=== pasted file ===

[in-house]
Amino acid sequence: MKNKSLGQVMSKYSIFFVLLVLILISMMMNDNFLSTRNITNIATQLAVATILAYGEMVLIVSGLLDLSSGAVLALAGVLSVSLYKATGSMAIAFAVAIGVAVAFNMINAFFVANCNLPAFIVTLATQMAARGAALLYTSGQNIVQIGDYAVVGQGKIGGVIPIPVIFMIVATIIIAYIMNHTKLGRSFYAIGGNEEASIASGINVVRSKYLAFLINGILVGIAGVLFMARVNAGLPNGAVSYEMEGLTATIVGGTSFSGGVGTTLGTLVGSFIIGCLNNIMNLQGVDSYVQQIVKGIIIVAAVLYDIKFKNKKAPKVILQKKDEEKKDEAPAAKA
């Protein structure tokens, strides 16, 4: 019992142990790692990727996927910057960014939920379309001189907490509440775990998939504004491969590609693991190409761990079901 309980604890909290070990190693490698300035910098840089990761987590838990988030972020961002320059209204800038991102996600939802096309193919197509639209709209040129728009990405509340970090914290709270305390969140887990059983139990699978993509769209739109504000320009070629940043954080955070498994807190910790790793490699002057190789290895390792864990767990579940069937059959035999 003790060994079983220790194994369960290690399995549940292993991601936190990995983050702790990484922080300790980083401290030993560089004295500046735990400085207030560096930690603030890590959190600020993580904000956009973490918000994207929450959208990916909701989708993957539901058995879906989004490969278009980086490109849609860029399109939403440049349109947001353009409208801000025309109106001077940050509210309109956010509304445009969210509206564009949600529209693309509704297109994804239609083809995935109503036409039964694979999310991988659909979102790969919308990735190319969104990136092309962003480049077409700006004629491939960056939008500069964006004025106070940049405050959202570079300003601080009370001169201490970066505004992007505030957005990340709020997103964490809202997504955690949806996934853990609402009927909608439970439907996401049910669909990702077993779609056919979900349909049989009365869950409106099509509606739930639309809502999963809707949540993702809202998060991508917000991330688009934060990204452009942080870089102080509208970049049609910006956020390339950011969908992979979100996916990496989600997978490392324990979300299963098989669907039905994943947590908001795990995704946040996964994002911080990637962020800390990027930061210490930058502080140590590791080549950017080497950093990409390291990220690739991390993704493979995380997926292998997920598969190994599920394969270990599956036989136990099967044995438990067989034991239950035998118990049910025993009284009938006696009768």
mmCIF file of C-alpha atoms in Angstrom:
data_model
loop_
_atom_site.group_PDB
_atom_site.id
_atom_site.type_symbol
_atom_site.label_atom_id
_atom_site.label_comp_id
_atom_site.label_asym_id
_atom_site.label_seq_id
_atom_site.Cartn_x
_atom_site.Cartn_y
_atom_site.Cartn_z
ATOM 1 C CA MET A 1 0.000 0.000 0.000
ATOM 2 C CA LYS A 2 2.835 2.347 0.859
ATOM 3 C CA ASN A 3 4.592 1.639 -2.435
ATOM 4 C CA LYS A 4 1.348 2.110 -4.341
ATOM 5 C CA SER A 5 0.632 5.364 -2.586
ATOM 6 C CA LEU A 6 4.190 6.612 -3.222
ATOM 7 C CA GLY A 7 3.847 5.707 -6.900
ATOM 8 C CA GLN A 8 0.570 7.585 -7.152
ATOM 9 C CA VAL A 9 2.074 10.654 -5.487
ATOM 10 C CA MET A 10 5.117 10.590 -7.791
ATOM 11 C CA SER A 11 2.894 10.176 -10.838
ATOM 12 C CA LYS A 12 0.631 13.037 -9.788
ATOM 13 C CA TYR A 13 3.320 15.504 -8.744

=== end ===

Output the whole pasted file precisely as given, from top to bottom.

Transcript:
[in-house]
Amino acid sequence: MKNKSLGQVMSKYSIFFVLLVLILISMMMNDNFLSTRNITNIATQLAVATILAYGEMVLIVSGLLDLSSGAVLALAGVLSVSLYKATGSMAIAFAVAIGVAVAFNMINAFFVANCNLPAFIVTLATQMAARGAALLYTSGQNIVQIGDYAVVGQGKIGGVIPIPVIFMIVATIIIAYIMNHTKLGRSFYAIGGNEEASIASGINVVRSKYLAFLINGILVGIAGVLFMARVNAGLPNGAVSYEMEGLTATIVGGTSFSGGVGTTLGTLVGSFIIGCLNNIMNLQGVDSYVQQIVKGIIIVAAVLYDIKFKNKKAPKVILQKKDEEKKDEAPAAKA
């Protein structure tokens, strides 16, 4: 019992142990790692990727996927910057960014939920379309001189907490509440775990998939504004491969590609693991190409761990079901 309980604890909290070990190693490698300035910098840089990761987590838990988030972020961002320059209204800038991102996600939802096309193919197509639209709209040129728009990405509340970090914290709270305390969140887990059983139990699978993509769209739109504000320009070629940043954080955070498994807190910790790793490699002057190789290895390792864990767990579940069937059959035999 003790060994079983220790194994369960290690399995549940292993991601936190990995983050702790990484922080300790980083401290030993560089004295500046735990400085207030560096930690603030890590959190600020993580904000956009973490918000994207929450959208990916909701989708993957539901058995879906989004490969278009980086490109849609860029399109939403440049349109947001353009409208801000025309109106001077940050509210309109956010509304445009969210509206564009949600529209693309509704297109994804239609083809995935109503036409039964694979999310991988659909979102790969919308990735190319969104990136092309962003480049077409700006004629491939960056939008500069964006004025106070940049405050959202570079300003601080009370001169201490970066505004992007505030957005990340709020997103964490809202997504955690949806996934853990609402009927909608439970439907996401049910669909990702077993779609056919979900349909049989009365869950409106099509509606739930639309809502999963809707949540993702809202998060991508917000991330688009934060990204452009942080870089102080509208970049049609910006956020390339950011969908992979979100996916990496989600997978490392324990979300299963098989669907039905994943947590908001795990995704946040996964994002911080990637962020800390990027930061210490930058502080140590590791080549950017080497950093990409390291990220690739991390993704493979995380997926292998997920598969190994599920394969270990599956036989136990099967044995438990067989034991239950035998118990049910025993009284009938006696009768």
mmCIF file of C-alpha atoms in Angstrom:
data_model
loop_
_atom_site.group_PDB
_atom_site.id
_atom_site.type_symbol
_atom_site.label_atom_id
_atom_site.label_comp_id
_atom_site.label_asym_id
_atom_site.label_seq_id
_atom_site.Cartn_x
_atom_site.Cartn_y
_atom_site.Cartn_z
ATOM 1 C CA MET A 1 0.000 0.000 0.000
ATOM 2 C CA LYS A 2 2.835 2.347 0.859
ATOM 3 C CA ASN A 3 4.592 1.639 -2.435
ATOM 4 C CA LYS A 4 1.348 2.110 -4.341
ATOM 5 C CA SER A 5 0.632 5.364 -2.586
ATOM 6 C CA LEU A 6 4.190 6.612 -3.222
ATOM 7 C CA GLY A 7 3.847 5.707 -6.900
ATOM 8 C CA GLN A 8 0.570 7.585 -7.152
ATOM 9 C CA VAL A 9 2.074 10.654 -5.487
ATOM 10 C CA MET A 10 5.117 10.590 -7.791
ATOM 11 C CA SER A 11 2.894 10.176 -10.838
ATOM 12 C CA LYS A 12 0.631 13.037 -9.788
ATOM 13 C CA TYR A 13 3.320 15.504 -8.744